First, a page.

For the left, the state is all that stands between a people and total ruin. It is what brought us out of the Depression, stopped private greed from wiping us out or turning us into serfs many years ago, keeps children out of coal mines, and protects us from industry that seeks something supposedly more evil than political power—wealth. The state is seen as being corrupted by money, rather than the other way around. The state’s retrenchment and deregulation caused the financial crash. It could never be government itself. Private interests are greedy, the cause of all our problems. The state is what binds us, what defends us, what makes us human.

Loving the state means loving it despite its flaws. And so the wars are never confronted head on for what they are—the fulfillment of statism, the extension of statist principles to their logical conclusion. Obama is not seen for what he is: the willing heir to Bush’s murderous policies, a man who sought the job he got and always promised to carry through with it, only tweaking it around the edges.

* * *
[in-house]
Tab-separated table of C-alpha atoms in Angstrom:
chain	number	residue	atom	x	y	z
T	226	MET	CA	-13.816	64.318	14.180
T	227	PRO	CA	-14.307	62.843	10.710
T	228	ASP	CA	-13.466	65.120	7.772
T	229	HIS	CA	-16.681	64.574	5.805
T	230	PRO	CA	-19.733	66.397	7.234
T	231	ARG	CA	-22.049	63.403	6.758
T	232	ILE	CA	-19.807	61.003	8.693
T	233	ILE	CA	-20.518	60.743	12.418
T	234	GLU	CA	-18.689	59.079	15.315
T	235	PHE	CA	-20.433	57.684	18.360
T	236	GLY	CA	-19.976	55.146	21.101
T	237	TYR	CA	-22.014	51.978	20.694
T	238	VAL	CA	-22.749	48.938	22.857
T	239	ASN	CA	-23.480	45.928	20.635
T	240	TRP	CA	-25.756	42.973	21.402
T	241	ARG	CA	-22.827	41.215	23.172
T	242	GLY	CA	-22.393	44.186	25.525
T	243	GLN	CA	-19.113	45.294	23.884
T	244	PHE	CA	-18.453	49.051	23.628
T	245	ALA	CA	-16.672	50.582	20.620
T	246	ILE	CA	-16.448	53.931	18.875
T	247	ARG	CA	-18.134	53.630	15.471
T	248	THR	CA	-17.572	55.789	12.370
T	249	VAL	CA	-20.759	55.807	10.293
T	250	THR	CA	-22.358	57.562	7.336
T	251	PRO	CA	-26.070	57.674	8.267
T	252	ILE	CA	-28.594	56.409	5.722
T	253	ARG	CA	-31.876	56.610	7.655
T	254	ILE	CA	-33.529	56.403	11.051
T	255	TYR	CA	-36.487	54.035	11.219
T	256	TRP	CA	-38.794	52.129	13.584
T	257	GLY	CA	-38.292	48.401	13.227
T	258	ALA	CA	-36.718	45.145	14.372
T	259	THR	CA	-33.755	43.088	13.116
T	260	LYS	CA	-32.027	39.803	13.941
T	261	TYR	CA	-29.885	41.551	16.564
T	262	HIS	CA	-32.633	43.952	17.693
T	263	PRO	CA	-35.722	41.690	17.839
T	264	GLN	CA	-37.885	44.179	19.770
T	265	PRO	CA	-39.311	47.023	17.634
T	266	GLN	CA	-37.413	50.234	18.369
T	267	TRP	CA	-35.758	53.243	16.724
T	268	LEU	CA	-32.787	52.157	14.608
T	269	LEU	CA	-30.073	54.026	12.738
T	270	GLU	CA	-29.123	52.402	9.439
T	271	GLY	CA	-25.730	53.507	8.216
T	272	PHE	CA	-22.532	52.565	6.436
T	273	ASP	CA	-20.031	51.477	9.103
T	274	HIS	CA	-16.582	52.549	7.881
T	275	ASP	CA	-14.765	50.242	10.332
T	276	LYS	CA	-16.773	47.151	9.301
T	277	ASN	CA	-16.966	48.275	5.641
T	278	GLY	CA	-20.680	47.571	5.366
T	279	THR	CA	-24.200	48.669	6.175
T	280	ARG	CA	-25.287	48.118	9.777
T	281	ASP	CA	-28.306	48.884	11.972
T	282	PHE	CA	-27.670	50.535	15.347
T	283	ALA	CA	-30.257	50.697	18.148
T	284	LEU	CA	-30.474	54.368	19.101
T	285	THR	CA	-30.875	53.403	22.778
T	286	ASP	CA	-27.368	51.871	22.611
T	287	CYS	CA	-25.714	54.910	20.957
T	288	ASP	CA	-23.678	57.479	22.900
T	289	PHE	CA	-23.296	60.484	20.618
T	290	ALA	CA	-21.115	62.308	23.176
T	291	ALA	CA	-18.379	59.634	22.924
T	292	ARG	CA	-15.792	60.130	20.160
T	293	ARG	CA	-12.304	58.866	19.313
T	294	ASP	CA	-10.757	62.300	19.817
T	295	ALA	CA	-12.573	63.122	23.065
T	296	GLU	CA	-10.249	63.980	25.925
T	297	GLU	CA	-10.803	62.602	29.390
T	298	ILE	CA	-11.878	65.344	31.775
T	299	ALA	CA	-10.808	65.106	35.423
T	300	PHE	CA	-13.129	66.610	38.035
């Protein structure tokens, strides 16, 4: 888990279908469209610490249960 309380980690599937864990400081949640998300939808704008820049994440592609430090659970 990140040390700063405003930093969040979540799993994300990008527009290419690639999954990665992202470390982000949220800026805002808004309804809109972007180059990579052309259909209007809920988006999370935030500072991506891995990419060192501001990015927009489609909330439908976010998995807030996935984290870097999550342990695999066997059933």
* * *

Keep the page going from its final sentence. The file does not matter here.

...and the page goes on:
Does the left hate war? Many of them do not. Many of them do, but not sufficiently. There are other things they seem to hate more: Republicans, conservatives, the free market, the prospect of giving up their domestic priorities or living without the state’s protection. To turn against the state fundamentally is worse than to turn against a mother or father or maybe even a child. The state is the head of the leftists’ family, and so, when the partisan dynamics are right, the political points can be scored, and the liberal state will come away from it looking all the better for the cameras, the left sighs in confusion, shrugs its shoulders in resignation, or even cheers in ecstasy as its beloved institution destroys millions of human beings and enlists a whole generation in the worst of all barbarities.

Am I being too hard on the left? I’d love for them to prove me wrong. End the wars.

---------------
Also appeared at LewRockwell.com
Anthony Gregory is Research Fellow at The Independent Institute. His articles have appeared in the Christian Science Monitor, Bloomberg BusinessWeek, San Diego Union-Tribune, Portland Oregonian (AZ), Contra Costa Times, The Star (Chicago, IL), Washington Times, Salt Lake Tribune, Tallahassee Democrat, Albany (NY) Times Union, Raleigh News and Observer, Florida Today, and other newspapers.

World War II